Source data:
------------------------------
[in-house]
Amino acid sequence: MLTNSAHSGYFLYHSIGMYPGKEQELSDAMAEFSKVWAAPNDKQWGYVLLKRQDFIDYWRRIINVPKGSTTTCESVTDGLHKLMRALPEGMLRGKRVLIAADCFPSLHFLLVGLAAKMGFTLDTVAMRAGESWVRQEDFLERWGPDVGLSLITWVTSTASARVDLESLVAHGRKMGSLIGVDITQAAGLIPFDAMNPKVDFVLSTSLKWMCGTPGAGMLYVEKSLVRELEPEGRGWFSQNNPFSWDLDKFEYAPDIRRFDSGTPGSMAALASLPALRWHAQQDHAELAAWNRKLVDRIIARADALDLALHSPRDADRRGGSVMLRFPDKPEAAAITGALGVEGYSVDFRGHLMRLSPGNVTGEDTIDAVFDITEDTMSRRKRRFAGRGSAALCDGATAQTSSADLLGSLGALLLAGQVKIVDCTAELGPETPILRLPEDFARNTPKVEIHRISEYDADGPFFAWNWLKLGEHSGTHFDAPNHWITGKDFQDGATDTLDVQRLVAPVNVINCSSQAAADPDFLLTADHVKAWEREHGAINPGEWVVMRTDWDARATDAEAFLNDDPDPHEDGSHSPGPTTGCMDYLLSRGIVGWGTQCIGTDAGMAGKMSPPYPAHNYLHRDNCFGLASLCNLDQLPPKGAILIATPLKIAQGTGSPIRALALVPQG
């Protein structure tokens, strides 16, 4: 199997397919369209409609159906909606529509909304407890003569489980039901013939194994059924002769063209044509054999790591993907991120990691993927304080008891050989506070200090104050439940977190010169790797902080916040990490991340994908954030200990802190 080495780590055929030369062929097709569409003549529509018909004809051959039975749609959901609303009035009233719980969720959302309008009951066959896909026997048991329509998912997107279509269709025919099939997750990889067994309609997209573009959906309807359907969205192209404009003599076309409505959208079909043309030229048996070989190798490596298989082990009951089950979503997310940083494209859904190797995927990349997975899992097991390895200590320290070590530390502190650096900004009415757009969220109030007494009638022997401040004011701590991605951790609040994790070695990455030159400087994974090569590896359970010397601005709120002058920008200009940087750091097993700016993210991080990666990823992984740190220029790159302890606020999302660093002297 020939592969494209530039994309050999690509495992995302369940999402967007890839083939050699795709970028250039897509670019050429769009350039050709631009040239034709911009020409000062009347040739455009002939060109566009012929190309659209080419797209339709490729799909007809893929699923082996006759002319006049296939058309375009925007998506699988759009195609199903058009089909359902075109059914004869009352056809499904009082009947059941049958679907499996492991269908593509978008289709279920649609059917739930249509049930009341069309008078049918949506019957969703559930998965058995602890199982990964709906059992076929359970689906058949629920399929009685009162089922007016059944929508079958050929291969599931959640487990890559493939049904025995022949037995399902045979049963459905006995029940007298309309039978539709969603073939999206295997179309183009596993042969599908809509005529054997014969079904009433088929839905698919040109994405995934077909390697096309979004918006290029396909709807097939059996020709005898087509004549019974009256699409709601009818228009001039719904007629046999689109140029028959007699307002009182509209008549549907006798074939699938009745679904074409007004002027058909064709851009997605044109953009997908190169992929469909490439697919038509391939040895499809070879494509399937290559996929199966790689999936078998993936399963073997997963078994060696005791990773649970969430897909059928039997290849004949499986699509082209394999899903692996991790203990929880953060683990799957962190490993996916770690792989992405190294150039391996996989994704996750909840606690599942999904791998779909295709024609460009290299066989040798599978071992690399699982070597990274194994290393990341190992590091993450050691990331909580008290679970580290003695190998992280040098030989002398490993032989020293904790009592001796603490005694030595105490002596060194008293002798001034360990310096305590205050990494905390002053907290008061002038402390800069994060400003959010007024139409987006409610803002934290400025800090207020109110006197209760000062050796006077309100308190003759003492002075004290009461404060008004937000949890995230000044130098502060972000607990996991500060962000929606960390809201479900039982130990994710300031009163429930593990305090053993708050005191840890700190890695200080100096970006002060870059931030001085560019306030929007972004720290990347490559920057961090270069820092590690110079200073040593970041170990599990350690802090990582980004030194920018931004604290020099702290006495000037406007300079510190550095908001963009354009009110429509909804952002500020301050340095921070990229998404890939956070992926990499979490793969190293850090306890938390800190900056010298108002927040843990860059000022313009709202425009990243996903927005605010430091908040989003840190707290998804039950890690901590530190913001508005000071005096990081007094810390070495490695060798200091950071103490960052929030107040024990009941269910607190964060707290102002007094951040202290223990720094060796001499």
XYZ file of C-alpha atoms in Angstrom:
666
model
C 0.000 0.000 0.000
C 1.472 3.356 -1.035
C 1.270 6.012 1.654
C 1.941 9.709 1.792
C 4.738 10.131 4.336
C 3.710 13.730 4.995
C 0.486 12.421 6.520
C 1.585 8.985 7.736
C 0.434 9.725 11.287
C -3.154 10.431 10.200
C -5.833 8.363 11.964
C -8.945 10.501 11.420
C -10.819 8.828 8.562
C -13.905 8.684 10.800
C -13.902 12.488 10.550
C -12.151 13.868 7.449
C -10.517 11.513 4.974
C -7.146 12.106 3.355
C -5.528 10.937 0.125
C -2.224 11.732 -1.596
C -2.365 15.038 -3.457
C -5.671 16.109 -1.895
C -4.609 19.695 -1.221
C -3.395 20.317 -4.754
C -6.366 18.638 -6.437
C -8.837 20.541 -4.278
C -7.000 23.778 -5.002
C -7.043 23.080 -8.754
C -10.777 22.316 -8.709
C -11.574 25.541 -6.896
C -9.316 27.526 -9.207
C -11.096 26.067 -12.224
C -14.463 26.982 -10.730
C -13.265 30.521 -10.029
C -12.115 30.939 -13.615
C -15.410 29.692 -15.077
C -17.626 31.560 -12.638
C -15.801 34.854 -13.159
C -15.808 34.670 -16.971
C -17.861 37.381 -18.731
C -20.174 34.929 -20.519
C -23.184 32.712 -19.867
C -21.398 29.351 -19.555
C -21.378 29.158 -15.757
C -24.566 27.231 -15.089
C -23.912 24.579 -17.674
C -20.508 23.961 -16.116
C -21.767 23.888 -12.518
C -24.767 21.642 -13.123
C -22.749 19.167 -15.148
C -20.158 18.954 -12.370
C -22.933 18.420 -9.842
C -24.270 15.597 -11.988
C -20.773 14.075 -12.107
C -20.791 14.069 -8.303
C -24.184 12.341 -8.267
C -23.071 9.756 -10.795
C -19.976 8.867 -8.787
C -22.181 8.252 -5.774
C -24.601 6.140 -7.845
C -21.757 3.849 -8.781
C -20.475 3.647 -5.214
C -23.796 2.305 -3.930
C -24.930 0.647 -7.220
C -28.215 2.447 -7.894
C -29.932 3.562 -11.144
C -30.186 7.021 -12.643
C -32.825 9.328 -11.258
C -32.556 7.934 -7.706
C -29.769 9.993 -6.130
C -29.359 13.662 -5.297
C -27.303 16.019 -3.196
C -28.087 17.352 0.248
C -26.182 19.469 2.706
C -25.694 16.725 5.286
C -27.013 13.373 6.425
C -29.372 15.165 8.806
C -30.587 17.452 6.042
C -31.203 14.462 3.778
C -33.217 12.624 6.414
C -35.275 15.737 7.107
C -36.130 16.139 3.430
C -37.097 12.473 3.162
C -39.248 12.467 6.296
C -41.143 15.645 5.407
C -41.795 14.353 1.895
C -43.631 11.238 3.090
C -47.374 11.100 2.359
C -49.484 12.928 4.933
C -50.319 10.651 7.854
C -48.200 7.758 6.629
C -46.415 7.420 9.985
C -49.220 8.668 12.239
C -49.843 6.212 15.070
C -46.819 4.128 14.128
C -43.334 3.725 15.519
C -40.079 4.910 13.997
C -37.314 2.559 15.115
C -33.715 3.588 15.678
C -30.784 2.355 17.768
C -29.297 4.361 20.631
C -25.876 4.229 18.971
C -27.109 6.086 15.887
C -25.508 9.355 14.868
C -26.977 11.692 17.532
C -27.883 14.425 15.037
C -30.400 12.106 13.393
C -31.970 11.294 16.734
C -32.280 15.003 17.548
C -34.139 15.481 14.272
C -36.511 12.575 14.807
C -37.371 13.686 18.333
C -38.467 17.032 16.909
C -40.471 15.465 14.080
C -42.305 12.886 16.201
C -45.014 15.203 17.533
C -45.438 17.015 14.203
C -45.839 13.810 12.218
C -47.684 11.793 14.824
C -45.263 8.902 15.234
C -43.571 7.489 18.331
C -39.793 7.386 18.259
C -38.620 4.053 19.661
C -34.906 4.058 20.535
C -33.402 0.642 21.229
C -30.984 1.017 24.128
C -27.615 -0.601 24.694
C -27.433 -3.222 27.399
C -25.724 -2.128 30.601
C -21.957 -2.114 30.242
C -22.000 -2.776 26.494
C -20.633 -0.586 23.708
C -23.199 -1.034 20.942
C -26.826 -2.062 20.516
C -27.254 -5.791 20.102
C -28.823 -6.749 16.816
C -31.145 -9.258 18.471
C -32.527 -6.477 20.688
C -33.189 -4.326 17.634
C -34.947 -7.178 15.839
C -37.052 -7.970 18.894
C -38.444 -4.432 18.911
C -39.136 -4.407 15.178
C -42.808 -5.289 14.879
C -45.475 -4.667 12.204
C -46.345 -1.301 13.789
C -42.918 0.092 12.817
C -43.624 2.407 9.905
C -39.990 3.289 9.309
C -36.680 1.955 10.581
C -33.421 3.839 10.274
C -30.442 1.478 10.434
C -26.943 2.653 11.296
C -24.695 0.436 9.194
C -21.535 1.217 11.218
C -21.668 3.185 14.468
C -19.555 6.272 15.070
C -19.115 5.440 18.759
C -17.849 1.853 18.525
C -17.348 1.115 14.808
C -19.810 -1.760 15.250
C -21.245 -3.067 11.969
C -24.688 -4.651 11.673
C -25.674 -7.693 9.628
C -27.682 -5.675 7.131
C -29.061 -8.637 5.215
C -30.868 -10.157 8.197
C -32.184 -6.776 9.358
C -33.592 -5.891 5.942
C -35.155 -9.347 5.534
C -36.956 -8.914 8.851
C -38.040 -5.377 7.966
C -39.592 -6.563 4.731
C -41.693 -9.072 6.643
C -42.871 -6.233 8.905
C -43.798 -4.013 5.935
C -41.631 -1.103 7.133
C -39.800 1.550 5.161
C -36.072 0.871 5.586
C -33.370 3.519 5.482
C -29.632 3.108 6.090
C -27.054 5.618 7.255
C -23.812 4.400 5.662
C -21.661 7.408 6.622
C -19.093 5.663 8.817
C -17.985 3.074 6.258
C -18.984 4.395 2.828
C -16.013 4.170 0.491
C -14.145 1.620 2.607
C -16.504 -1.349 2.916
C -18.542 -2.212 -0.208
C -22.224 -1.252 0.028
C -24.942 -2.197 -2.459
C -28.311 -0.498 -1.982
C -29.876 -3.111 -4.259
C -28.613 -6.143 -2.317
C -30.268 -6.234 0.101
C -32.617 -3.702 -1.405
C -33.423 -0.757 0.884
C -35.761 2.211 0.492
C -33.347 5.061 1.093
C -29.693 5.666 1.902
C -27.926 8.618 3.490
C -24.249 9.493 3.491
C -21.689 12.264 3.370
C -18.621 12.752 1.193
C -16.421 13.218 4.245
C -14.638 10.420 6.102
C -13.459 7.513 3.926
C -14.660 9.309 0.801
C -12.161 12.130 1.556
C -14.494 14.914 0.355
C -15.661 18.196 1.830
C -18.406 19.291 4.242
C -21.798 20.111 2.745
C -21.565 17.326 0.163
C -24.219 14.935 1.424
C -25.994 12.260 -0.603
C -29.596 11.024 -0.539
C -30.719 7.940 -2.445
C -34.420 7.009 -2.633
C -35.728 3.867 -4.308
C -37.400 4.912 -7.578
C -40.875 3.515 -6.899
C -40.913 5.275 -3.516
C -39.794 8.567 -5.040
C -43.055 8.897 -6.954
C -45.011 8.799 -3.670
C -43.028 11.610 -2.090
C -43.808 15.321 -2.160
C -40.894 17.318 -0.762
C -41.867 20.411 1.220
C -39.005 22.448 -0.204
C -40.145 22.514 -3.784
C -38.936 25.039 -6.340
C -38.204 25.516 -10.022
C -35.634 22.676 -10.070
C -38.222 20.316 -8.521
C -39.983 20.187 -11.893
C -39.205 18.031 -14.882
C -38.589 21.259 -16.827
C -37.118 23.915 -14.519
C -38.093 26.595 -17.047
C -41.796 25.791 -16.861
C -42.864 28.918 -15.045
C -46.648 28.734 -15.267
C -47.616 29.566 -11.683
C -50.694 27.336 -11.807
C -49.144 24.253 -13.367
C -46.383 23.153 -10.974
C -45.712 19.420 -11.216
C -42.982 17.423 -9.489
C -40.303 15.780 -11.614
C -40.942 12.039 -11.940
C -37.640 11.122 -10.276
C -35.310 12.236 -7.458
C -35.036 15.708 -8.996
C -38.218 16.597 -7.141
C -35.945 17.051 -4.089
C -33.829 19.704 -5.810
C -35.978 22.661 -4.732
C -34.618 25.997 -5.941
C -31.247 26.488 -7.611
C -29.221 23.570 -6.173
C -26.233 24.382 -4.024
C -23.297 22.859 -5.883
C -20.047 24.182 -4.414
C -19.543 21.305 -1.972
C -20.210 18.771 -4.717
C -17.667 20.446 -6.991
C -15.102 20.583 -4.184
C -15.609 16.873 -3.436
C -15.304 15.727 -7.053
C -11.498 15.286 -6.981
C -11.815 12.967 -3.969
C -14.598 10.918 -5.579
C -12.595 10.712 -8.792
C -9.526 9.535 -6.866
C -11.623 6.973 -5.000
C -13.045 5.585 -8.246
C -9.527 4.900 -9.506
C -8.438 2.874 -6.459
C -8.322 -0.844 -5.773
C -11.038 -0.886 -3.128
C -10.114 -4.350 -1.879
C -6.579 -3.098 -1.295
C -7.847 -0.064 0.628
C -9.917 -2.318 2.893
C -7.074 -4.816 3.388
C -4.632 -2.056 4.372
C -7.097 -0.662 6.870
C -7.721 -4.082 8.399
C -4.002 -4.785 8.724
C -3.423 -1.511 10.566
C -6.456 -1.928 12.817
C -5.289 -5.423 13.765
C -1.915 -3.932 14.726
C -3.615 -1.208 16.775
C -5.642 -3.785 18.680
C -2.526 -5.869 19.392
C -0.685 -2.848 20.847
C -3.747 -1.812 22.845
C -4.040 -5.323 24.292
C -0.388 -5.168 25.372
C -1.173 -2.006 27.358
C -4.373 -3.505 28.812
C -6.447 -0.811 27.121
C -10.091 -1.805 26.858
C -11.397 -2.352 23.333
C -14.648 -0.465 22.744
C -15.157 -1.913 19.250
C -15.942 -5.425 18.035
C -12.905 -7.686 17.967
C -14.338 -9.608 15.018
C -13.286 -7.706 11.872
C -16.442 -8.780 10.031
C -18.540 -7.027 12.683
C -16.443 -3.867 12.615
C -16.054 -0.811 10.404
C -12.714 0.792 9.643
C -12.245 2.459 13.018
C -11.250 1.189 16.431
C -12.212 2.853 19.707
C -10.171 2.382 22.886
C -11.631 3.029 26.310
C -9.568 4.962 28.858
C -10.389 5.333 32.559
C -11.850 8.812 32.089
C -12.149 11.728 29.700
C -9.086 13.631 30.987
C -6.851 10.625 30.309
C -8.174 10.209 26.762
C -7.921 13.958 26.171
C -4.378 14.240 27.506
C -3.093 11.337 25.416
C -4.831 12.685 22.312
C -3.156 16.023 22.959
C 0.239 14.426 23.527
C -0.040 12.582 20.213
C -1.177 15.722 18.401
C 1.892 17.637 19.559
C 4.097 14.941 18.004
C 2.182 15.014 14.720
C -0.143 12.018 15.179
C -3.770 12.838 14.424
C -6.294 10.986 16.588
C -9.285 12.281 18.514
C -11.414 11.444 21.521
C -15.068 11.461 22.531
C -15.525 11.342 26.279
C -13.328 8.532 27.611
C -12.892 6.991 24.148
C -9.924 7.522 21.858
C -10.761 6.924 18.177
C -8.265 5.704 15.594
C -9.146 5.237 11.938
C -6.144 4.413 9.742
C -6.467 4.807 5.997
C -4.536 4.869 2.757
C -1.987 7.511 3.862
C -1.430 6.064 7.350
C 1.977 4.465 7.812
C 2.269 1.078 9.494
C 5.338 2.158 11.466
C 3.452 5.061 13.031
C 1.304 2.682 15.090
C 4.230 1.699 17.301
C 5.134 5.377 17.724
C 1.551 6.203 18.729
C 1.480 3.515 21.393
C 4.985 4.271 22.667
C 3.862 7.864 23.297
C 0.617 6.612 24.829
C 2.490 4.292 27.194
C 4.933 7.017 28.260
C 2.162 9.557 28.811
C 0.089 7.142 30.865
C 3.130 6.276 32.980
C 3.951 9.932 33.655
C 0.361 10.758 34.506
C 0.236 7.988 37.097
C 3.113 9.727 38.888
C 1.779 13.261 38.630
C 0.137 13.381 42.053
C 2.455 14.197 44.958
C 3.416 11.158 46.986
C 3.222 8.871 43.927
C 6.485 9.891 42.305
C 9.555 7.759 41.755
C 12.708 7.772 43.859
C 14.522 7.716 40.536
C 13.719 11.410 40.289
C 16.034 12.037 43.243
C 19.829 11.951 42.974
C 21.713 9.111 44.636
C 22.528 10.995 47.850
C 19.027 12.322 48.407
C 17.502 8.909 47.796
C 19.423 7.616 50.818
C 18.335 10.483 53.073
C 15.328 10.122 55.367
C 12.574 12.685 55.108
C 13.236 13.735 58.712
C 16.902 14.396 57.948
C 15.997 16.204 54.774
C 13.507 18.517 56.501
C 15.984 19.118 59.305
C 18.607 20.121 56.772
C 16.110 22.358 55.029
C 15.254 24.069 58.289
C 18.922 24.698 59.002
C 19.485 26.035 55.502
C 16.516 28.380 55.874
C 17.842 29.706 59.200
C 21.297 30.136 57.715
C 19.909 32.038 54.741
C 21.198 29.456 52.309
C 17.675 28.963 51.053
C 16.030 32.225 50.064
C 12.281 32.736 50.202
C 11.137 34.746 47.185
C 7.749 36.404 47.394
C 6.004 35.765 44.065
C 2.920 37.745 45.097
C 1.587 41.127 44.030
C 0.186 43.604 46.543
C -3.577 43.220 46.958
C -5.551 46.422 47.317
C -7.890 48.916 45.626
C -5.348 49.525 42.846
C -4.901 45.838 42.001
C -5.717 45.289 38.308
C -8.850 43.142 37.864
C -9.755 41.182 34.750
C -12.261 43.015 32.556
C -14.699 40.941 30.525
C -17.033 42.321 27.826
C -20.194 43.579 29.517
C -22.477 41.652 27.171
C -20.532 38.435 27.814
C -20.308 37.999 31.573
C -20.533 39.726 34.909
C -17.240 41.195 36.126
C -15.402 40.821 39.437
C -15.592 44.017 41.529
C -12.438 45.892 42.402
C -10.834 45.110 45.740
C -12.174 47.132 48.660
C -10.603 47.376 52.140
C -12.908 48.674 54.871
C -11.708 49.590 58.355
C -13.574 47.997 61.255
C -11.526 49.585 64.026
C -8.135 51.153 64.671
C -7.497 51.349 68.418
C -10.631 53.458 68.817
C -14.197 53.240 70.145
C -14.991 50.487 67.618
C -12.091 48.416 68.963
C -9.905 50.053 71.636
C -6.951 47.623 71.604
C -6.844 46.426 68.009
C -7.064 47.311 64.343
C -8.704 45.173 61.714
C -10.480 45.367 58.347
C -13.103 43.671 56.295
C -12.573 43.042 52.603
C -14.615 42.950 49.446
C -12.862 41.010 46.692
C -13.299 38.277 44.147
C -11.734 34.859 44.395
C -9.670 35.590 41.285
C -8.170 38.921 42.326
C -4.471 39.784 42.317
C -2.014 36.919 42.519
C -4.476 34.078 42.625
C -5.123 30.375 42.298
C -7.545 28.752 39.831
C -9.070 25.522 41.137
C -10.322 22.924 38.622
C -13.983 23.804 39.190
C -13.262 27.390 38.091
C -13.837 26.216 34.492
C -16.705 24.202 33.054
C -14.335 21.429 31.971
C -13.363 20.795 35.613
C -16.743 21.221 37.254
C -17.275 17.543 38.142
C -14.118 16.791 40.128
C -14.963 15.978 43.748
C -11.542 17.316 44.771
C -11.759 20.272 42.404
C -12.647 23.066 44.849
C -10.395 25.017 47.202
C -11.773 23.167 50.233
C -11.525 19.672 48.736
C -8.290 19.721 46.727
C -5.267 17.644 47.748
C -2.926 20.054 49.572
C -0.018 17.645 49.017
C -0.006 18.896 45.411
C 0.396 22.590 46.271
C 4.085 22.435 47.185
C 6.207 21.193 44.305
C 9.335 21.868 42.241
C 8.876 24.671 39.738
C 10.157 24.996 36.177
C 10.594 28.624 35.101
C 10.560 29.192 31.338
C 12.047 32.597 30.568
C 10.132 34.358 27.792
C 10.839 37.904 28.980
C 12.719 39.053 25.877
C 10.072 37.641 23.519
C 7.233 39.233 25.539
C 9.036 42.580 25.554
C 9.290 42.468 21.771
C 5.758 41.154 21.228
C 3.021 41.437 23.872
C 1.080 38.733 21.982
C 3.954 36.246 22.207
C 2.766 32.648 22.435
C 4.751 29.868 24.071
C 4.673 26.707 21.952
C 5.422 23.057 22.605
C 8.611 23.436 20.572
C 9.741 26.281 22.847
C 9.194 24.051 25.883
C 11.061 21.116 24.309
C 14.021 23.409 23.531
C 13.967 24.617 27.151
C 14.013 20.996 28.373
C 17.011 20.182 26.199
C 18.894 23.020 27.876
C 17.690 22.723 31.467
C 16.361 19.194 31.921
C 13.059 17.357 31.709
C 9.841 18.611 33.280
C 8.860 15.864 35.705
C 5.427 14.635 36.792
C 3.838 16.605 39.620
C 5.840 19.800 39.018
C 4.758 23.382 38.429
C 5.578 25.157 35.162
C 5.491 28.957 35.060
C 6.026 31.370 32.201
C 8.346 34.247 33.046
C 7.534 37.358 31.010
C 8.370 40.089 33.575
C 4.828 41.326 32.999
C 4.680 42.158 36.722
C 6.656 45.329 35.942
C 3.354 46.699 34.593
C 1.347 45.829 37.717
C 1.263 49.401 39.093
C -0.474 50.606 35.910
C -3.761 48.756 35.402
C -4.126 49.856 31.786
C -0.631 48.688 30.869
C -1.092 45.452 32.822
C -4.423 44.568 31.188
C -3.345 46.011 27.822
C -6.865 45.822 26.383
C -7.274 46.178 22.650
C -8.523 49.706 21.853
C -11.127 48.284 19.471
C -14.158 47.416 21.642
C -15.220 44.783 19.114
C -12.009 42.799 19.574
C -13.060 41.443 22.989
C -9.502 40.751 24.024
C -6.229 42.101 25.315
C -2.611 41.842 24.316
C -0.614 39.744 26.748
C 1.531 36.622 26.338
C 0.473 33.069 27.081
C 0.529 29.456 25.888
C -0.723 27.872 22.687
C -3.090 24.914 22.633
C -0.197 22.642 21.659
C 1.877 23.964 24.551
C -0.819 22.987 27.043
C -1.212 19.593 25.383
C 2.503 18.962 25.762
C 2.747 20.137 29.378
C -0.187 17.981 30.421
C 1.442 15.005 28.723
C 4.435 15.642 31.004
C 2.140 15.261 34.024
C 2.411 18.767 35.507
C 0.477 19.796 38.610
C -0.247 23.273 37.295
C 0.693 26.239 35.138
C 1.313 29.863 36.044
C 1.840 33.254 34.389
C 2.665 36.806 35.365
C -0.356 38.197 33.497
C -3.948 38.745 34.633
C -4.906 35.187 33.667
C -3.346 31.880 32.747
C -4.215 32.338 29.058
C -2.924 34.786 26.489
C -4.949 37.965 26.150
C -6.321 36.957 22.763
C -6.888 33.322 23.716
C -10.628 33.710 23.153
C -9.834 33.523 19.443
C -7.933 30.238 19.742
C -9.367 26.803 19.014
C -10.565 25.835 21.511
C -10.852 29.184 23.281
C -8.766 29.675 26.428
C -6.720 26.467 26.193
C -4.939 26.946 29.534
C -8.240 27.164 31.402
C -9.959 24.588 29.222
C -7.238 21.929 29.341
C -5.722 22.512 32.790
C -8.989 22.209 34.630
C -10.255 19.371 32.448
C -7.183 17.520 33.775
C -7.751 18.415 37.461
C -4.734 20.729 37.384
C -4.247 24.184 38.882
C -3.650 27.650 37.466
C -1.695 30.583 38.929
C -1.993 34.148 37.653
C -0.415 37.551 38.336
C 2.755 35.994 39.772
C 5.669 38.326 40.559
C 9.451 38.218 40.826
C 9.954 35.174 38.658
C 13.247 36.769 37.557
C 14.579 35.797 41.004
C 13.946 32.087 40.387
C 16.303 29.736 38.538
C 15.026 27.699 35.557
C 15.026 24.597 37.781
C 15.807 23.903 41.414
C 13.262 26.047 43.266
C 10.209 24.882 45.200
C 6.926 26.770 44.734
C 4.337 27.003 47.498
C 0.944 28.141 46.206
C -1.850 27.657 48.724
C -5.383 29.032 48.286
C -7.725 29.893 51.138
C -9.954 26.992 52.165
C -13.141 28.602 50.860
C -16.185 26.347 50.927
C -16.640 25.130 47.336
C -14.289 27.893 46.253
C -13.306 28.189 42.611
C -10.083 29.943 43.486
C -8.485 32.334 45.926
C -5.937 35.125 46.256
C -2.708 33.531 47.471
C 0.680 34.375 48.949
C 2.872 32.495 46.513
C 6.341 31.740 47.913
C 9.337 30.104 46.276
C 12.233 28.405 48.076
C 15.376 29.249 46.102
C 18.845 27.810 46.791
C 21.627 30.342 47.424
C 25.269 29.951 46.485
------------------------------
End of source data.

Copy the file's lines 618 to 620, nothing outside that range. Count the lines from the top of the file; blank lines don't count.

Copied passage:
C -8.766 29.675 26.428
C -6.720 26.467 26.193
C -4.939 26.946 29.534